Smart solutions 4: Integrate NAV with an Azure Machine Learning Model in less than 10 steps

This post is a summary of what was new already in Dynamics NAV 2017: Using “Microsoft Azure Machine Learning Studio” to create (load) and then publish a model which we will call from Dynamics NAV to make inventory or cash forecasts. This is the model which is already available:     Searching the web for “Cortana Intelligence in Microsoft Dynamics NAV” will give you the details already. Here we will summarize them and set the scene for future posts about integrating Machine Learning (ML) models in Azure.

What is Microsoft Azure Machine Learning Studio

If you don’t have access already, now is a good time to go to and sign up for an account. You can choose the free (green) model, which will be based in South Central US and have limits on scalability but it works for experimenting. The studio lets you create experiments and then publish them as a web service. Another option is to save them to Azure and share (or sell) them. The studio has a rich library of sample models, sample data, documentation, algorithms, data manipulation and transformation modules, R and Python runtime and much more, and is central to the meaning of enabling insights and information that until now has been impossible, and democratizing Machine Learning. In this post and in the future posts, we will be exploring how to access this great new world of opportunities from Dynamics NAV.

You already have it in Dynamics NAV – here is how to enable it

Dynamics NAV 2017 already introduced the Time Series functionality to use Azure ML to make cash– and inventory forecasts. Here is how you can enable it for Inventory forecast in less than 10 steps.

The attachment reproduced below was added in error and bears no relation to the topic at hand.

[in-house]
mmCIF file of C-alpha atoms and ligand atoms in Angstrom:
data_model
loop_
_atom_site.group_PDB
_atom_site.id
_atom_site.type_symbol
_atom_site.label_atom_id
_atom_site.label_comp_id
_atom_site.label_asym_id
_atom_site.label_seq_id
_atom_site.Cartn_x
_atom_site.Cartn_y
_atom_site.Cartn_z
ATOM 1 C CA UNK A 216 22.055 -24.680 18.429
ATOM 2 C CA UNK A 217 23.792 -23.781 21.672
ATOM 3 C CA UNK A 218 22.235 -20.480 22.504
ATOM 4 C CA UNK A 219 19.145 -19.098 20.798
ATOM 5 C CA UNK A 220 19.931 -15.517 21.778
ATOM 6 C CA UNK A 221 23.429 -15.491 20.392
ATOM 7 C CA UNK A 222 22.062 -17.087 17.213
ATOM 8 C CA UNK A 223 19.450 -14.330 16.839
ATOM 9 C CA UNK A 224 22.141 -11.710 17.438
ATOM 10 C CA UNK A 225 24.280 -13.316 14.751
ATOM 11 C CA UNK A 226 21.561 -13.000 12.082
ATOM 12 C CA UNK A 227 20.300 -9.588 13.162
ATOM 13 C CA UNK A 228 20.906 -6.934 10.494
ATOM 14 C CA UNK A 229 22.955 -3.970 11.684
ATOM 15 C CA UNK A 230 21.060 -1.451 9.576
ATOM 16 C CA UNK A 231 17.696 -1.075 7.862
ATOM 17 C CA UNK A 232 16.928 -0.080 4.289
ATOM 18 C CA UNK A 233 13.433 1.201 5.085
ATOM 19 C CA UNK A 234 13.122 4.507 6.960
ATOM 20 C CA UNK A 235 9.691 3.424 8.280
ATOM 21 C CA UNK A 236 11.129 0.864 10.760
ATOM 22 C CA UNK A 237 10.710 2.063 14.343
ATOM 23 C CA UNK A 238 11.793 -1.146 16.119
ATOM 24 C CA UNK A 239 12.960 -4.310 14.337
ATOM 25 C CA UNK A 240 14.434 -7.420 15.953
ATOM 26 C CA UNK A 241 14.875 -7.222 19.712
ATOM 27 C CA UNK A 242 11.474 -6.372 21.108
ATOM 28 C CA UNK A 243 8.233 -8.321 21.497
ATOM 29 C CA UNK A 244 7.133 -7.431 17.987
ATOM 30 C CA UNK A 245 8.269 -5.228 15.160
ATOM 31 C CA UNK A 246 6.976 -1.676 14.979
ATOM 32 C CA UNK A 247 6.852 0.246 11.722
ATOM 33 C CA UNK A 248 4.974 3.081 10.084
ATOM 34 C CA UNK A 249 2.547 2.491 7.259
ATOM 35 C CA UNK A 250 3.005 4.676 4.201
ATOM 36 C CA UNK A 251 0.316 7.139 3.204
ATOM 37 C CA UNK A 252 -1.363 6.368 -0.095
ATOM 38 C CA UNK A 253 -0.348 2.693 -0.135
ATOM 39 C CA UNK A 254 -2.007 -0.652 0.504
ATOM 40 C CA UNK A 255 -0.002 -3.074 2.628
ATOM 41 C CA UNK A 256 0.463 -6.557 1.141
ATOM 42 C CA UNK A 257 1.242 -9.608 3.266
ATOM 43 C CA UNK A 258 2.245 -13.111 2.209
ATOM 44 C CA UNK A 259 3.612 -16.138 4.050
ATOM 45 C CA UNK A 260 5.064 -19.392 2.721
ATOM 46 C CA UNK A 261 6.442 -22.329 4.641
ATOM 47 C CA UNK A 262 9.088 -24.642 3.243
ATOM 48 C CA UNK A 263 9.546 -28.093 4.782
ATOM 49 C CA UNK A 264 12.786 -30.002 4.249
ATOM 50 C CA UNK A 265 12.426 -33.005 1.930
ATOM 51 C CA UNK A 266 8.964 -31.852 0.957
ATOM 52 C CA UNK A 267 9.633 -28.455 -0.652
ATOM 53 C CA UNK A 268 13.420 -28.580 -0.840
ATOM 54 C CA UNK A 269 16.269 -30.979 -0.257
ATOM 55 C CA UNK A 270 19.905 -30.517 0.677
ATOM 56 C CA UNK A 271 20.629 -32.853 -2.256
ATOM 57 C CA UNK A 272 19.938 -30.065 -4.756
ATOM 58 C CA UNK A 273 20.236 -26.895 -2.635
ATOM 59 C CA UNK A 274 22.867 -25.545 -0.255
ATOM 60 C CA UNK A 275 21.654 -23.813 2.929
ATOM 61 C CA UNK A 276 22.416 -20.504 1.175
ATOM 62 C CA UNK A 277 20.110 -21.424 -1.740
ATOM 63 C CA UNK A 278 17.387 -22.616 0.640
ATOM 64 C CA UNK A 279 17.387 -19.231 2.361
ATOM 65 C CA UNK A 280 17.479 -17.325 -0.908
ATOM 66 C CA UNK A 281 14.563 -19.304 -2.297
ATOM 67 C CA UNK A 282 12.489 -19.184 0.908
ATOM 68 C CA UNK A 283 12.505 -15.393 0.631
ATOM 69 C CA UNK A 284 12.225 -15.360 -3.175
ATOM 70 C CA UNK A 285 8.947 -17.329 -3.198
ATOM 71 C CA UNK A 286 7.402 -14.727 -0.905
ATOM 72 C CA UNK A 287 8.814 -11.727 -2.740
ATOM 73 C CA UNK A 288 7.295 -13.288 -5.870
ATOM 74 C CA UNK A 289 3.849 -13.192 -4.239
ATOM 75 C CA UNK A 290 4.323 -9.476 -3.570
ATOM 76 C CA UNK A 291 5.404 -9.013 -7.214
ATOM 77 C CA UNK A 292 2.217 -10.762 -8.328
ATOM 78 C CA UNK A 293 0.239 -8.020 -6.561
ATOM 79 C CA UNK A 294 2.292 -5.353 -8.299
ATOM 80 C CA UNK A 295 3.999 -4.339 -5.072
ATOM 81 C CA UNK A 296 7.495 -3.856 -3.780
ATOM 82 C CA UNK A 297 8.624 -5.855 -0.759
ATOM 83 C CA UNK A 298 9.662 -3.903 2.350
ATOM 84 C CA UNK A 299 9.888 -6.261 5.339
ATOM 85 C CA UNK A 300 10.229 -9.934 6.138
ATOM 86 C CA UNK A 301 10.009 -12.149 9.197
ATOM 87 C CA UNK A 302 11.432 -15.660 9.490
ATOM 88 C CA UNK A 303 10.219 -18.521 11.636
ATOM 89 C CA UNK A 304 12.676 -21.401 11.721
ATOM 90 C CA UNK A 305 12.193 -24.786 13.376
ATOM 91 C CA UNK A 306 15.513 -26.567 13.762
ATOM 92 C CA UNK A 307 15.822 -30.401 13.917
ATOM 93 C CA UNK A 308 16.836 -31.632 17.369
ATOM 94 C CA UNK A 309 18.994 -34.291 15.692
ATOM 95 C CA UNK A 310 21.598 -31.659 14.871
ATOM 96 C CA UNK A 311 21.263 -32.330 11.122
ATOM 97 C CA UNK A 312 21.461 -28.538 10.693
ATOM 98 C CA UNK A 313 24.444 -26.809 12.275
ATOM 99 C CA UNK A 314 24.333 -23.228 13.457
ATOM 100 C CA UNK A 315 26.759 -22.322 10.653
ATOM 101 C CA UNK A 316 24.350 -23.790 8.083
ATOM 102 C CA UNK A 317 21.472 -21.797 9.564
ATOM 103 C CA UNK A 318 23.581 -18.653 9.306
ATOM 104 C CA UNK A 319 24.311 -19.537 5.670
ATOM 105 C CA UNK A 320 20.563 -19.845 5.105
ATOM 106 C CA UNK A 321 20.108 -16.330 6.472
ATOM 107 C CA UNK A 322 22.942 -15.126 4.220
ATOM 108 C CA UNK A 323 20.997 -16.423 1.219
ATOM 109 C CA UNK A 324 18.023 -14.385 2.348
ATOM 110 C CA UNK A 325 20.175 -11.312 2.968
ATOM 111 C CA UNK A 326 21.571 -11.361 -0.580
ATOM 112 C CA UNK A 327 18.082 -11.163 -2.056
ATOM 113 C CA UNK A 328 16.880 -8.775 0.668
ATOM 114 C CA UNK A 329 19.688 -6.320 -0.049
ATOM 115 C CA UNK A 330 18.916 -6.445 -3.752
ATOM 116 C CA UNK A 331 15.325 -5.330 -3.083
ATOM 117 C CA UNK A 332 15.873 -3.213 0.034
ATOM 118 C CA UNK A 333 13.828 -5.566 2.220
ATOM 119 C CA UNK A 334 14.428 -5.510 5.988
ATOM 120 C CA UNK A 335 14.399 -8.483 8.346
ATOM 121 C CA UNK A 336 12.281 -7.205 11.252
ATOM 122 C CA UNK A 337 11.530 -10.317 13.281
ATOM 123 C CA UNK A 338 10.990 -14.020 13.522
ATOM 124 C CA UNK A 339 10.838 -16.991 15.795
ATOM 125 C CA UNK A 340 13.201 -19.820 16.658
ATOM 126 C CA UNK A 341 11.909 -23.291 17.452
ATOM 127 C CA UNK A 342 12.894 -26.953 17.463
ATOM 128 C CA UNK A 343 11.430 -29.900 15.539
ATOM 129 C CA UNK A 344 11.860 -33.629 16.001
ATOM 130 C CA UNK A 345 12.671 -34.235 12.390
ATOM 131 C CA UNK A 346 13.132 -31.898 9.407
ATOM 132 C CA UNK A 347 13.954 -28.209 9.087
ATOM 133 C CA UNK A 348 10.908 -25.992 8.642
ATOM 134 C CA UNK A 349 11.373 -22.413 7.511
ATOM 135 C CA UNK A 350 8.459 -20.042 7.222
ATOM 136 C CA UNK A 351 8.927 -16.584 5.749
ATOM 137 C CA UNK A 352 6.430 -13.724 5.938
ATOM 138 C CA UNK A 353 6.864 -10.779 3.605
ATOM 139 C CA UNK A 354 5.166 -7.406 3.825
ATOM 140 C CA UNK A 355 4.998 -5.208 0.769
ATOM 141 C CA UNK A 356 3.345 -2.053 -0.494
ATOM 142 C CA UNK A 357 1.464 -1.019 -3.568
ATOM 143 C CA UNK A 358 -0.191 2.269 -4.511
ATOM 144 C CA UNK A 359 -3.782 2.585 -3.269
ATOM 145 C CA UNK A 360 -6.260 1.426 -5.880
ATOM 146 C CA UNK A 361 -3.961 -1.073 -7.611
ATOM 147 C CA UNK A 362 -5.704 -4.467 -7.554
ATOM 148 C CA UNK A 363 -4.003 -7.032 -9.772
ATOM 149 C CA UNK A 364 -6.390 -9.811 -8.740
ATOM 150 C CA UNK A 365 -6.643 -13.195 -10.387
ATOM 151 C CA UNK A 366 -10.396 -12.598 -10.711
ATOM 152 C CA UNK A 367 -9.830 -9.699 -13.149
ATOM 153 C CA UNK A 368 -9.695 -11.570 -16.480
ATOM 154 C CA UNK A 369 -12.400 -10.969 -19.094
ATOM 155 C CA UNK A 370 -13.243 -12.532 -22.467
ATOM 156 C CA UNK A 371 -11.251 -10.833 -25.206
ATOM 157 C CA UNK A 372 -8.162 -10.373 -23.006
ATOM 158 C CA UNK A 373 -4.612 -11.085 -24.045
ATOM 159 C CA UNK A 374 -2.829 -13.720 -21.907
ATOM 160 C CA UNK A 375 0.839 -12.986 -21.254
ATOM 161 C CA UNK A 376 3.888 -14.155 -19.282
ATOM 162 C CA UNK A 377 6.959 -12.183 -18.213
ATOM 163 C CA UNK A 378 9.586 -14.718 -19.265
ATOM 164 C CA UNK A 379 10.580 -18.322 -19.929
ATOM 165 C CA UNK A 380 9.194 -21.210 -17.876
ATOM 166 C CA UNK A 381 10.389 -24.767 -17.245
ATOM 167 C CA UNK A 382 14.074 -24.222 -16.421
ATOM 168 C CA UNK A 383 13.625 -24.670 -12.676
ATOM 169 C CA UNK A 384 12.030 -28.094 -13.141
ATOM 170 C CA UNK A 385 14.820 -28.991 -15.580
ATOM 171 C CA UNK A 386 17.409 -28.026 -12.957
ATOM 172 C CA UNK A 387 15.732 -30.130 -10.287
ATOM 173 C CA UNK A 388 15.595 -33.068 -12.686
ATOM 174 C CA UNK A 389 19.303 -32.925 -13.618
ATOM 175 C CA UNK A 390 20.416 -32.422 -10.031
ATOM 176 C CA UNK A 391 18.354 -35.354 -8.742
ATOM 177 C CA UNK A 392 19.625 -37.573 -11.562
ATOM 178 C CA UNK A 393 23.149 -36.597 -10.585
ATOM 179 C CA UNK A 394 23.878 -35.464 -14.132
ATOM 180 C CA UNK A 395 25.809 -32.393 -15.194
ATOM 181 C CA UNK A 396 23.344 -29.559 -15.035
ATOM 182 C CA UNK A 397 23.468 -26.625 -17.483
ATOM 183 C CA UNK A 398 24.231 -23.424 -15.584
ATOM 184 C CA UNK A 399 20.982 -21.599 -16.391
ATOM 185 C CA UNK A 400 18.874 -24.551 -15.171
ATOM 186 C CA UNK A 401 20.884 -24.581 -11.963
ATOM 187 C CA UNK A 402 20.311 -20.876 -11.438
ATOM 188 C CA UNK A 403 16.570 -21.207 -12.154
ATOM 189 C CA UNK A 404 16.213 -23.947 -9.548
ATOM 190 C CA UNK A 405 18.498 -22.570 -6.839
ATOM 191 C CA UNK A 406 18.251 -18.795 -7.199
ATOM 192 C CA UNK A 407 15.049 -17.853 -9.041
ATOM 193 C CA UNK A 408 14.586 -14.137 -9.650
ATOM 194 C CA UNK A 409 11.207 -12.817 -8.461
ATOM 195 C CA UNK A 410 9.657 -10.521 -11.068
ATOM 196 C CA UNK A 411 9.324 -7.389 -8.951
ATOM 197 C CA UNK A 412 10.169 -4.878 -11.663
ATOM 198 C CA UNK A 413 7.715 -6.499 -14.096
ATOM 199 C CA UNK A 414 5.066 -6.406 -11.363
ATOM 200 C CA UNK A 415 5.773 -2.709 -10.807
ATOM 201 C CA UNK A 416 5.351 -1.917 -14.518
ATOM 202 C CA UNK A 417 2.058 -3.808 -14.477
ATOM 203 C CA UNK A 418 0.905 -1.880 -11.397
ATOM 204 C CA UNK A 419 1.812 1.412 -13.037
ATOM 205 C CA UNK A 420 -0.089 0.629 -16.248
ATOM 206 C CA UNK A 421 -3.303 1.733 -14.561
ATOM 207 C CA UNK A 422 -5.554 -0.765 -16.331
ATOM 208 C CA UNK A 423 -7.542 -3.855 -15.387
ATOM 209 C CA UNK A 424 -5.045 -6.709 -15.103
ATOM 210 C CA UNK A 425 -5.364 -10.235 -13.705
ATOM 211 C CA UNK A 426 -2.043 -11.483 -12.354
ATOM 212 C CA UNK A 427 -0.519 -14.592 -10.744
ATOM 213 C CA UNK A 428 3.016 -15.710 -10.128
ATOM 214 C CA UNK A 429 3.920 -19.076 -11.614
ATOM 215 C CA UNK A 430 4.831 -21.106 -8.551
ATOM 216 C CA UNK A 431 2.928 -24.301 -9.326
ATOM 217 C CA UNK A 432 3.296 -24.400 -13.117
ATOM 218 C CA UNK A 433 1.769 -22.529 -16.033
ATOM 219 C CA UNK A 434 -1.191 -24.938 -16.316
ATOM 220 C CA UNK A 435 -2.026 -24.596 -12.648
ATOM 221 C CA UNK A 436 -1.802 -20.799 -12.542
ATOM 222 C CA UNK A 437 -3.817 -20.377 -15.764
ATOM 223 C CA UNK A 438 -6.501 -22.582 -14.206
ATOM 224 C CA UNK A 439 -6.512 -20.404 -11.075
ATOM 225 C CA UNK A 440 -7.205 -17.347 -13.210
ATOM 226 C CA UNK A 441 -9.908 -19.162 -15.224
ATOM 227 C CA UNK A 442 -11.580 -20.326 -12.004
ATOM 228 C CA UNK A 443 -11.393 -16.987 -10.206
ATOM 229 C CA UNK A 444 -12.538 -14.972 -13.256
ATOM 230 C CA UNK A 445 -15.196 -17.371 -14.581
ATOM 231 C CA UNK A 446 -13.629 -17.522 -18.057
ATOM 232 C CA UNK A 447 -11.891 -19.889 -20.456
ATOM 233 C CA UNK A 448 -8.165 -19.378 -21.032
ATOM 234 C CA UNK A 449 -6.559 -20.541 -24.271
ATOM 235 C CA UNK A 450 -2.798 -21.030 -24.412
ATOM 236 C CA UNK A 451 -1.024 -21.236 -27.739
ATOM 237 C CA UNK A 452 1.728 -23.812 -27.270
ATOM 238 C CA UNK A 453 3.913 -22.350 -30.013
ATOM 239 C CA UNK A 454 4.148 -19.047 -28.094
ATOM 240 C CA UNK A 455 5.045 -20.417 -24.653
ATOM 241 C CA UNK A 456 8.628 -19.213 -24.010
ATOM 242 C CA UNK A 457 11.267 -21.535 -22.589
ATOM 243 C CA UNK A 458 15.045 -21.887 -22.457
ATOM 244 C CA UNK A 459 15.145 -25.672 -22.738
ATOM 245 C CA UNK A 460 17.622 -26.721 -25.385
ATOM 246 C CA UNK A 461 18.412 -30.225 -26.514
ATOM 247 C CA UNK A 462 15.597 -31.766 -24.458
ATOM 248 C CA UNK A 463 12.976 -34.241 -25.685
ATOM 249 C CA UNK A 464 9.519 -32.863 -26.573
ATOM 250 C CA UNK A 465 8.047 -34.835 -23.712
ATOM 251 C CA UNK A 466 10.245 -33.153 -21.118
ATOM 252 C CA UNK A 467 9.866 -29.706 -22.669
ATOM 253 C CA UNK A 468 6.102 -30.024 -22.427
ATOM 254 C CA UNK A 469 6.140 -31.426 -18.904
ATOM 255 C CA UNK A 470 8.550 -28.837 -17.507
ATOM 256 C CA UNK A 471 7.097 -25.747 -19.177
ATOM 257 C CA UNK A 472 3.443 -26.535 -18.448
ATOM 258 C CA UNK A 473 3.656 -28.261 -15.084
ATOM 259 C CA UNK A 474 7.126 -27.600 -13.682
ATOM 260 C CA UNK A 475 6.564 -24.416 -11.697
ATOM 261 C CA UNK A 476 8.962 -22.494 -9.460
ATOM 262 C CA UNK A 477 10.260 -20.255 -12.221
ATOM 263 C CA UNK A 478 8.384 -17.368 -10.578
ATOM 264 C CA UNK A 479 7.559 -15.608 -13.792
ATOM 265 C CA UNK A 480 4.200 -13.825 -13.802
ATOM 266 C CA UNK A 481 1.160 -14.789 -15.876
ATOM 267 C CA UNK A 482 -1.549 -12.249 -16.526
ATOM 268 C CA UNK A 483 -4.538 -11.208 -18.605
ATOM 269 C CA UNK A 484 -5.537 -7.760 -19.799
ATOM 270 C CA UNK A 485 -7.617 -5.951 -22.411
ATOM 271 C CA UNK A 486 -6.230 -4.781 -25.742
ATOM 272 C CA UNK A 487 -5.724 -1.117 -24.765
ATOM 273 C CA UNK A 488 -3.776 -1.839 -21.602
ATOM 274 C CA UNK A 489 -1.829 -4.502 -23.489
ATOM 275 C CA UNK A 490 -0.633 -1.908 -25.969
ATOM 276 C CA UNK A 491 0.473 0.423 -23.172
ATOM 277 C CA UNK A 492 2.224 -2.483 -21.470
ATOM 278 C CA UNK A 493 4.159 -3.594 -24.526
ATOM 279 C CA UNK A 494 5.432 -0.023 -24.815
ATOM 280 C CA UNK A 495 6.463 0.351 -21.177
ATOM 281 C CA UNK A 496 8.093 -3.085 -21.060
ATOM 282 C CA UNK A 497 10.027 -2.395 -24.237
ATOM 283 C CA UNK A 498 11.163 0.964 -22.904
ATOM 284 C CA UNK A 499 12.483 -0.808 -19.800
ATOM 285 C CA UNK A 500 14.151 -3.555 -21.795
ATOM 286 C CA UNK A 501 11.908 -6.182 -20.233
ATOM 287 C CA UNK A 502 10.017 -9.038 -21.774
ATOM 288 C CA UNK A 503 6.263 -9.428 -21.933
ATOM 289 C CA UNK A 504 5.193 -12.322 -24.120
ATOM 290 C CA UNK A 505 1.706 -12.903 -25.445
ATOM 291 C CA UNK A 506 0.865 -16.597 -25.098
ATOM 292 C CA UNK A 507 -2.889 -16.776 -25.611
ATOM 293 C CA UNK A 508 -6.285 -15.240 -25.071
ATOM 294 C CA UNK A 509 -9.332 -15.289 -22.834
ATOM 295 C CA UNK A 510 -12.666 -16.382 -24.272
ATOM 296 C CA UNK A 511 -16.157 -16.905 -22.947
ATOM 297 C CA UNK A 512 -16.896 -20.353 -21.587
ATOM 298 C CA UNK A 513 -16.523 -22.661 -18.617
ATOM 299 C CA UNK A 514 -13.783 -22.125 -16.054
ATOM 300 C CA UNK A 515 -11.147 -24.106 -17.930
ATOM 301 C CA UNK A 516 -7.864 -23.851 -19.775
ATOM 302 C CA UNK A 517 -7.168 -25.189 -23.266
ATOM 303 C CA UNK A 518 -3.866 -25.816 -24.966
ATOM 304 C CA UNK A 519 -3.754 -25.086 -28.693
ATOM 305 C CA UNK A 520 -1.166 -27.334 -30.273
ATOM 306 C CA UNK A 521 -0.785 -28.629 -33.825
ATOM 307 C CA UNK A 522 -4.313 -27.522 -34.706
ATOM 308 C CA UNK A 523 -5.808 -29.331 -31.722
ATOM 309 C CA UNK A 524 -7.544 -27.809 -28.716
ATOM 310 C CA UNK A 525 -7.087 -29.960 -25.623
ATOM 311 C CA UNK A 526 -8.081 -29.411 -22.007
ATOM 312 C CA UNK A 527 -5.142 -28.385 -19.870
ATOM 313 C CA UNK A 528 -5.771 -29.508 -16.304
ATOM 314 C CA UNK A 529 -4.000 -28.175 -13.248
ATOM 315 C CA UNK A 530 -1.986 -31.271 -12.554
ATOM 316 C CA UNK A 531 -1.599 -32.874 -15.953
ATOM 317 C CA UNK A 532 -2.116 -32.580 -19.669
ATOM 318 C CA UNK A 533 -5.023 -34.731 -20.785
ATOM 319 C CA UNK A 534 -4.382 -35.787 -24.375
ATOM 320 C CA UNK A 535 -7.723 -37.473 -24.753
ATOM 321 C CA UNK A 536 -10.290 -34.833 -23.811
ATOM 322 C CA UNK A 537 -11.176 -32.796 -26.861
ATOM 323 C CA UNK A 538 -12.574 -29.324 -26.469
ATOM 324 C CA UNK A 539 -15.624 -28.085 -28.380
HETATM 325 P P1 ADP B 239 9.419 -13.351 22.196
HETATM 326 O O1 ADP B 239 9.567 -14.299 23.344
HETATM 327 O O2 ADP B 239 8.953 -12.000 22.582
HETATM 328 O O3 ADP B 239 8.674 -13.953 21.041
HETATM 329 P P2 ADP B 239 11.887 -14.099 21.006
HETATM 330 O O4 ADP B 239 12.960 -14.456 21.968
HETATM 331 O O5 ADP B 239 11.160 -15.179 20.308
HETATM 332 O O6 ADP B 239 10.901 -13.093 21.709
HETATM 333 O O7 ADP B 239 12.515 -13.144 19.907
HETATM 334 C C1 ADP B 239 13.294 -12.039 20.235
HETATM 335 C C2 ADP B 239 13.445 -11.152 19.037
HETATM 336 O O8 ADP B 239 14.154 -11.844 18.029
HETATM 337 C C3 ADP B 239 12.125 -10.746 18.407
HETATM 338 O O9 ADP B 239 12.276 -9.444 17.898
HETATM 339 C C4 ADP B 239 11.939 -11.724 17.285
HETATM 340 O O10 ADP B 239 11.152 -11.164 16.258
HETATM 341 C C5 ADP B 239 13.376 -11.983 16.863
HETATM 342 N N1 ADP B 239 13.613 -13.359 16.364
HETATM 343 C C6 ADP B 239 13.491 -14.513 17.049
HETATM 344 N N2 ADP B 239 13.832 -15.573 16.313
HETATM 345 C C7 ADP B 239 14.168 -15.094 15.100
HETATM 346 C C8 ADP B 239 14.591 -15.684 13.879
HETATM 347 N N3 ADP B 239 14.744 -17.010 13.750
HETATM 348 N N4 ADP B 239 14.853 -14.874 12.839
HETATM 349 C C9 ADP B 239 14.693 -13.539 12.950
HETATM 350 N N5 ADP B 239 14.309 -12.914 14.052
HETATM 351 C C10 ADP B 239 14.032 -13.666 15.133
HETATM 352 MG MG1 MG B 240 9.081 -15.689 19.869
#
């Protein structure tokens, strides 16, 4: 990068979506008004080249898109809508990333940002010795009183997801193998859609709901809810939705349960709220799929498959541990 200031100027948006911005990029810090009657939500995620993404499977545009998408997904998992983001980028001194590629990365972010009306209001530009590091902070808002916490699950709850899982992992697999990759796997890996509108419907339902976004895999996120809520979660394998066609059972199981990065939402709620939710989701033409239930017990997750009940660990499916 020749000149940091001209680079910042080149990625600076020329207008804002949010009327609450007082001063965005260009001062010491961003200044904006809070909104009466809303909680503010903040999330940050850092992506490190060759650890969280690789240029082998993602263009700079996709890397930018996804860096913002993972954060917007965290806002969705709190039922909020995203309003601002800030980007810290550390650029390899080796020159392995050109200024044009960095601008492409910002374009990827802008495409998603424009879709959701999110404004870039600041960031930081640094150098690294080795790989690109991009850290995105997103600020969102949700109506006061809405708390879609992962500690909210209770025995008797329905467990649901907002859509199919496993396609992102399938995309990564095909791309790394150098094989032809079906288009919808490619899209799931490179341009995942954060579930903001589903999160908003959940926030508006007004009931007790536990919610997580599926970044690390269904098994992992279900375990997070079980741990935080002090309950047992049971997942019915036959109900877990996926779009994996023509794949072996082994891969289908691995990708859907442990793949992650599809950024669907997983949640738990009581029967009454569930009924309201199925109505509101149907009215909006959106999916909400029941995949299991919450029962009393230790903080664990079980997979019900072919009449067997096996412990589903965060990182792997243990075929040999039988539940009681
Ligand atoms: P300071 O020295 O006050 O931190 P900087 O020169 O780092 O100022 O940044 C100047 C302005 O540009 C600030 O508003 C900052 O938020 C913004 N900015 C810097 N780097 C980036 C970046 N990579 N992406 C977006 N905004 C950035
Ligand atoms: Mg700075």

The following steps are based on the demonstration data for Dynamics NAV 2018:

  1. Go to your Item List and notice that for any item, the Forecast FactBox says “Not enough historical data”:
  2. Create a new item based on the “Item RETAIL” template. Next, create enough historical data by going to “Item Journals” and then create and post 6 lines for the item of type = Sale and quantity = 2, 4, 6, 8, 10, then 12.
    Make sure that the “Posting Date” field is within the most recent 6 months earlier than the working date. The important things here are that you post sales data to more than 5 historical periods and that the quantities contain a pattern that can be used for predictions:</ br>
  3. After posting, return to the item list and refresh it. Notice that the Forecast FactBox for the item should now say “Sales forecast not available for this item”. Click on “Set Up” on the FaxtBox to open “MS – Sales Forecast Setup Card”:
  4. Click on “Open Cortana Intelligence Gallery” to open the Azure Machine Learning model for Financials, which is a ready-made model that we will use. Here you need to have an account or sign up for one. As mentioned above, the free account is fine for this purpose.
    Click “Open in Studio”, and you will see the model that we will call from Dynamics NAV. Notice a few parts of the interface – framed in green colors below: On the left, you can switch between Experiments and Web Services. Experiments are your work in progress, and when your experiment works, you publish it as a Web Service. Also, notice the Run and “Deploy Web Service” buttons at the bottom:
  5. Click “Run” to verify the model, and once it has run successfully, click “Deploy Web Service”.
  6. After you deploy it as a web service, you get an API Key. Click on “REQUEST/RESPONSE” to get a POST Request URI. Copy these two values into API URI and API Key in NAV. Then click “Show more fields” to reveal “Variance %” and increase this from 35 to 95. This increases the tolerance of how much the historical data can vary from the system to still show a prediction. Then click “Update Forecast”:
  7. Wait a bit, then hit Refresh, until the field “Last Run Completed” is updated. When you close the setup page, you should see that you now have a working forecast for the item:

It might not seem like a big deal but you can now generate forecasts based on data you already have. However, the result here is the fact that you have now activated a cloud based Machine Learning algorithm to apply analysis on your data on demand. All in less there are less than 10 steps.

What’s next

In an earlier post, we looked at Azure Cloud Services to help with Image Recognition: In the coming posts, we will look at connecting to Azure Machine Learning Cloud Services. So until then, have a look around, see what you can do, and feel free to suggest any ideas.